The Future 

So far, the Federal government has done little to encourage subnational diplomacy. If it is to reach its full potential, however, paradiplomacy will require the federal government’s vast pools of experience and institutional knowledge. Moreover, unchecked paradiplomacy might prove vulnerable to savvy foreigners intent on pitting cities against each other or influencing key leaders. 

To maximize the benefits and minimize the risks of paradiplomacy, the State Department should encourage and coordinate the efforts of local governments. An office of subnational diplomacy, for instance, could train and advise local diplomats. Forming a Diplomatic Reserve Corps whose members alternate between federal and local postings would also spread experience while boosting diplomatic capacity. India — perhaps the closest analogue to America’s large, diverse, and federalized democracy — has already established a “States Division” aimed at helping lower levels of governments conduct their own diplomacy. 

Federal support, however, must not stifle the independence and initiative that are local diplomacy’s greatest strengths. Trying to enforce total conformity with the Federal Government line will turn paradiplomacy into just another organ of Washington. Instead, the foreign policy community must learn to accept contrary opinions as a natural outgrowth of the democratic process.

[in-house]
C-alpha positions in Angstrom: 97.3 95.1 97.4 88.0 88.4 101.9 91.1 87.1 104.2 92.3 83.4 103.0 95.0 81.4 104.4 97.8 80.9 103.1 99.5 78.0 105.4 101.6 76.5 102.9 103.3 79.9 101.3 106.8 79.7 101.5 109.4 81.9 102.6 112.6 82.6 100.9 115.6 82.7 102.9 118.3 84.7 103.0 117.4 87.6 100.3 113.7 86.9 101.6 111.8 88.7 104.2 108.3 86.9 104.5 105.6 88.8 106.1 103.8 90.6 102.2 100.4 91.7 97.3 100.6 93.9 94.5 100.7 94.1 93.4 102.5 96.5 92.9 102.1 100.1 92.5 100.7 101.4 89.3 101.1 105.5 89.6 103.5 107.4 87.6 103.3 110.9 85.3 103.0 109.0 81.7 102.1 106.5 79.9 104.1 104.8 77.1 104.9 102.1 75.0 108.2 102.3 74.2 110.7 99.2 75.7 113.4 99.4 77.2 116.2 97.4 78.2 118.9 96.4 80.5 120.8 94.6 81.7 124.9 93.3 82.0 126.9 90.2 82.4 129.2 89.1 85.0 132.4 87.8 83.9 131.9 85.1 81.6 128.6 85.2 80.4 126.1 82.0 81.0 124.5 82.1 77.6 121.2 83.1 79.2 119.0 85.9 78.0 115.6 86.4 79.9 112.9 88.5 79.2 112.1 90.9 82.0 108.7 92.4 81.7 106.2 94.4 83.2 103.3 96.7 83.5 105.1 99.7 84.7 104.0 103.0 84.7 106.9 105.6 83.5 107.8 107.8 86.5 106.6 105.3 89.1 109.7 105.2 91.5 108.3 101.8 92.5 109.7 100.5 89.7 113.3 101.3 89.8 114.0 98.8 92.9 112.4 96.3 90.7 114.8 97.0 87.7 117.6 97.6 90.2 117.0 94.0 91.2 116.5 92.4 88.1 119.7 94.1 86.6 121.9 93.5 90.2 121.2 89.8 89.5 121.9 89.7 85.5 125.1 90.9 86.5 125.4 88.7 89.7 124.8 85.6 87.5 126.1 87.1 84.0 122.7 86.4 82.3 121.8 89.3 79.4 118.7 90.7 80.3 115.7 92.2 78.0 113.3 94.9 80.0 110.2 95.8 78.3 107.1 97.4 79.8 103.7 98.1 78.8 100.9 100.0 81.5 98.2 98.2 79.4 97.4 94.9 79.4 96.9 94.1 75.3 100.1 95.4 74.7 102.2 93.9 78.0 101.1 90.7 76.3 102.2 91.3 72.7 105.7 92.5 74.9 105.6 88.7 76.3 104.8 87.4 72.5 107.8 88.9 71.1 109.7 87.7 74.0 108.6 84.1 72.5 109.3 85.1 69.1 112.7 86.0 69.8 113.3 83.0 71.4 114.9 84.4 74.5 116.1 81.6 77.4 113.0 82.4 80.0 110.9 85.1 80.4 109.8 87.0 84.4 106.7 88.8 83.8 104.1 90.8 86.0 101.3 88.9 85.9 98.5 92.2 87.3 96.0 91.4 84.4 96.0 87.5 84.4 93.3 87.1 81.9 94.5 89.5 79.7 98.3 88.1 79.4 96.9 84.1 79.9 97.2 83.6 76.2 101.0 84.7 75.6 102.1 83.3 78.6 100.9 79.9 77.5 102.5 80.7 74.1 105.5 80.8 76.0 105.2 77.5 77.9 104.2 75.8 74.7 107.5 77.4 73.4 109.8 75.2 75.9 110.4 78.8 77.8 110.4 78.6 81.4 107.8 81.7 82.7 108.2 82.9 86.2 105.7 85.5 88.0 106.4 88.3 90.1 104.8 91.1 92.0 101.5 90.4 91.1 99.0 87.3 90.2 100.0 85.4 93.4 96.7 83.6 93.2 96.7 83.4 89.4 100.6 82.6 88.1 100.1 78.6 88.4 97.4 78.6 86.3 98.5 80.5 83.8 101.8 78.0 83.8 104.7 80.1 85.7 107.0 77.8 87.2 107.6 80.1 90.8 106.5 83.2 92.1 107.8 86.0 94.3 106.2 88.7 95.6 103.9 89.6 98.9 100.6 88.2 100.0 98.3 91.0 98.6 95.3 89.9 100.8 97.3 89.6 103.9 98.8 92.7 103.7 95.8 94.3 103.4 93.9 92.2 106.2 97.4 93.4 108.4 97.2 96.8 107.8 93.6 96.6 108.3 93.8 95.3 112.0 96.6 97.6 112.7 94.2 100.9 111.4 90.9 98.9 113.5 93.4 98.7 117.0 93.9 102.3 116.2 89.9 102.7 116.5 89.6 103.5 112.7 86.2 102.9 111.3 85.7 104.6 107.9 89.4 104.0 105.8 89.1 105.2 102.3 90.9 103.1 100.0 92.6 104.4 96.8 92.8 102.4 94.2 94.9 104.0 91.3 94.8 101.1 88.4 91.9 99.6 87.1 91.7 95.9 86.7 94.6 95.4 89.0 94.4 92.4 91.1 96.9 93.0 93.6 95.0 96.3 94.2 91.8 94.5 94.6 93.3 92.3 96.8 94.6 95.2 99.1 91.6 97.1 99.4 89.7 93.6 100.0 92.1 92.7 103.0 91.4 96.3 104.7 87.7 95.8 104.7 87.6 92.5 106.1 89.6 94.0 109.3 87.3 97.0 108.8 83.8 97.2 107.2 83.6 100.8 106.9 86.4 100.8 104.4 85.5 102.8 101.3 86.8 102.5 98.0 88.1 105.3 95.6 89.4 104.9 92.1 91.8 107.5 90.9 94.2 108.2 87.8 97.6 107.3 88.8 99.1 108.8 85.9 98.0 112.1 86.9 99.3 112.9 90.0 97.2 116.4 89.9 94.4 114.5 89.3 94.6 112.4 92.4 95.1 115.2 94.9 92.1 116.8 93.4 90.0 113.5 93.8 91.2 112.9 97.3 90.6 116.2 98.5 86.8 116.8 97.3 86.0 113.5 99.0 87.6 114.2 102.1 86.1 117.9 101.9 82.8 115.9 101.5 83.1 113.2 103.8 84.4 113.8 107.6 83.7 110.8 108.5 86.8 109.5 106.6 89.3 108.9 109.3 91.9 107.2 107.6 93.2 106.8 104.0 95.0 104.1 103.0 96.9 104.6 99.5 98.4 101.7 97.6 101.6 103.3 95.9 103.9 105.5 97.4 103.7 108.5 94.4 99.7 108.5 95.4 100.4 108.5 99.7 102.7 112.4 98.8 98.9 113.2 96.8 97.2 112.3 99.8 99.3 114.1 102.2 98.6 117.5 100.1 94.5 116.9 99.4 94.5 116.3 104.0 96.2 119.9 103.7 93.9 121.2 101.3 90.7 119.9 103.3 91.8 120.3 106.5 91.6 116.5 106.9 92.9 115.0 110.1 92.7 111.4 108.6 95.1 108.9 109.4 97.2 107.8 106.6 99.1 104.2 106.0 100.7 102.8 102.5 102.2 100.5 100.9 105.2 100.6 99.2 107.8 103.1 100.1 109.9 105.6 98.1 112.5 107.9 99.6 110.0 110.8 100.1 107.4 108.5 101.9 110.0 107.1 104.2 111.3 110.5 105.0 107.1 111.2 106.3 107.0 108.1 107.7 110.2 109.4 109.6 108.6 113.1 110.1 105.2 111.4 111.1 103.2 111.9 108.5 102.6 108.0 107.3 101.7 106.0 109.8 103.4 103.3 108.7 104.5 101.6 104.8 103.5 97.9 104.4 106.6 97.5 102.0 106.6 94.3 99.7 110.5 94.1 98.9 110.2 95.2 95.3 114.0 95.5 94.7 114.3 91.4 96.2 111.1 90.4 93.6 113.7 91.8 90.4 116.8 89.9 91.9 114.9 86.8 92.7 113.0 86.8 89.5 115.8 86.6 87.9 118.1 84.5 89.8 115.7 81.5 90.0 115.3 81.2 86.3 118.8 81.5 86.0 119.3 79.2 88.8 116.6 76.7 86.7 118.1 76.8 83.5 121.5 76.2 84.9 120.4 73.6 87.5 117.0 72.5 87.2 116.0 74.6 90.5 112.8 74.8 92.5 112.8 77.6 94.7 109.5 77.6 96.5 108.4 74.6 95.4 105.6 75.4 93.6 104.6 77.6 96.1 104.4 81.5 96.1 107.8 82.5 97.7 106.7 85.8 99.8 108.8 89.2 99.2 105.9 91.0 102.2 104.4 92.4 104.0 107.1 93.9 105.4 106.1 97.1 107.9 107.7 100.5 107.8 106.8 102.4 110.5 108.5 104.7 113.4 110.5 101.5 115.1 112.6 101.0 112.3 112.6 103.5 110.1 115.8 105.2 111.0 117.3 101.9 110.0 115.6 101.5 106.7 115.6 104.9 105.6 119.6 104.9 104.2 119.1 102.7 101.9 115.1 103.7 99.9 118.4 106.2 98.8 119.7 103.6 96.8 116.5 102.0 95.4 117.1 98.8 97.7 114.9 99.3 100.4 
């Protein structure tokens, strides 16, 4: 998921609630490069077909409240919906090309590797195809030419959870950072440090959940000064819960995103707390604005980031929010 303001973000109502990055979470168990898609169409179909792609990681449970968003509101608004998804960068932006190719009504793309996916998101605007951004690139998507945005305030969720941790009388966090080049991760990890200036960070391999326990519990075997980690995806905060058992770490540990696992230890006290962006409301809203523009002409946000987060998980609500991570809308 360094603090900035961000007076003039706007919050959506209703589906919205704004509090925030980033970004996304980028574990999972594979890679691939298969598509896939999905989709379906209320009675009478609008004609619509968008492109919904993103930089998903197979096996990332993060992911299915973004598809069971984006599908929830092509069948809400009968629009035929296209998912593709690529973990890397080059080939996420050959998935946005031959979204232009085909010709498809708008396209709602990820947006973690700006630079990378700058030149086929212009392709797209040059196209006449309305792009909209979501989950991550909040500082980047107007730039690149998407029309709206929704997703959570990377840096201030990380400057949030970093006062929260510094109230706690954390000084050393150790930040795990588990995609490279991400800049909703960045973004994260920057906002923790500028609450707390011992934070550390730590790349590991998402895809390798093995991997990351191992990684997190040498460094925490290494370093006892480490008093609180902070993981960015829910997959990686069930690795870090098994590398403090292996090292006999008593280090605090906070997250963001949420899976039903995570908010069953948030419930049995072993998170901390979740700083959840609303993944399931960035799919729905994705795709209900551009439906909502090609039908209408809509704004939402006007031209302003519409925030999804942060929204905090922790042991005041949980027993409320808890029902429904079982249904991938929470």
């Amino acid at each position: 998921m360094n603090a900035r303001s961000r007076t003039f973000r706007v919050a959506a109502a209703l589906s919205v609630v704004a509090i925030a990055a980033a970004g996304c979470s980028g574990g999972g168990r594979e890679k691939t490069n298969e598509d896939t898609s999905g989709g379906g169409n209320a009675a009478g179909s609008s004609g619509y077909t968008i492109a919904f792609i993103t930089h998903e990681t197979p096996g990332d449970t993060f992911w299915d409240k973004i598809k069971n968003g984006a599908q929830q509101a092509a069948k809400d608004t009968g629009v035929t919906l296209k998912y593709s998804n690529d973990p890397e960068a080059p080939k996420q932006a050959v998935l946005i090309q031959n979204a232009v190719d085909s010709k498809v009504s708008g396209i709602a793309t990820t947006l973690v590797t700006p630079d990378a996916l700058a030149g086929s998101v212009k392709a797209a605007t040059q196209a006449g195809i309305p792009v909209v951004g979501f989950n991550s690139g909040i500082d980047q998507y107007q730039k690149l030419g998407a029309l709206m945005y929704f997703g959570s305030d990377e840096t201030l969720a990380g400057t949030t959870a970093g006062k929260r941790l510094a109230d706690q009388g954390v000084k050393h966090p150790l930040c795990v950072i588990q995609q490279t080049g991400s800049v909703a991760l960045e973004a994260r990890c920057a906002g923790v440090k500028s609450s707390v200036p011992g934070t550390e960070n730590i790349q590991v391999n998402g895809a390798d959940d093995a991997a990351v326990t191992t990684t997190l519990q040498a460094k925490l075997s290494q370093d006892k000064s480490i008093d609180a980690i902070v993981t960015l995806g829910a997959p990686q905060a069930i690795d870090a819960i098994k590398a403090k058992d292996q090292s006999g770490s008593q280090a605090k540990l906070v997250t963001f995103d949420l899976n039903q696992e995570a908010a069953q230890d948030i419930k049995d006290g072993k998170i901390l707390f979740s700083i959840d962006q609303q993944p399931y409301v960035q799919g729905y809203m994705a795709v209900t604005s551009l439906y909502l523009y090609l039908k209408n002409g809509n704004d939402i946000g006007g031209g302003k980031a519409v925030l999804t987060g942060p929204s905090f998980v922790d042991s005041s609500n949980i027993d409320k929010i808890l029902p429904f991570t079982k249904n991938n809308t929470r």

Today, American foreign policy is largely crafted by two groups: experts who lack ties to local politics, and leaders without meaningful diplomatic experience. Given time, subnational diplomacy can unify the two halves of American foreign policy by raising a generation of experts and leaders who can connect foreign affairs to kitchen-table politics. 

A country’s diplomacy should reflect its political strengths. The United States is a vast, sprawling land with a diverse population and a multilayered network of state and local governments. Each local government is a diplomatic laboratory, able to represent its people both at home and abroad. Only by tapping into its federal system can the American government harness its most powerful tool: the trust of its people. 

Thomas Brodey

Thomas Brodey is a Peace Corps volunteer serving in Madagascar. His views do not represent the US Government. He has contributed to Inkstick, the Borgen Project, and the Wall Street Journal. He has also worked with the John Quincy Adams Society in the inaugural class of the Marcellus Policy Fellows. He graduated from Amherst College in 2022.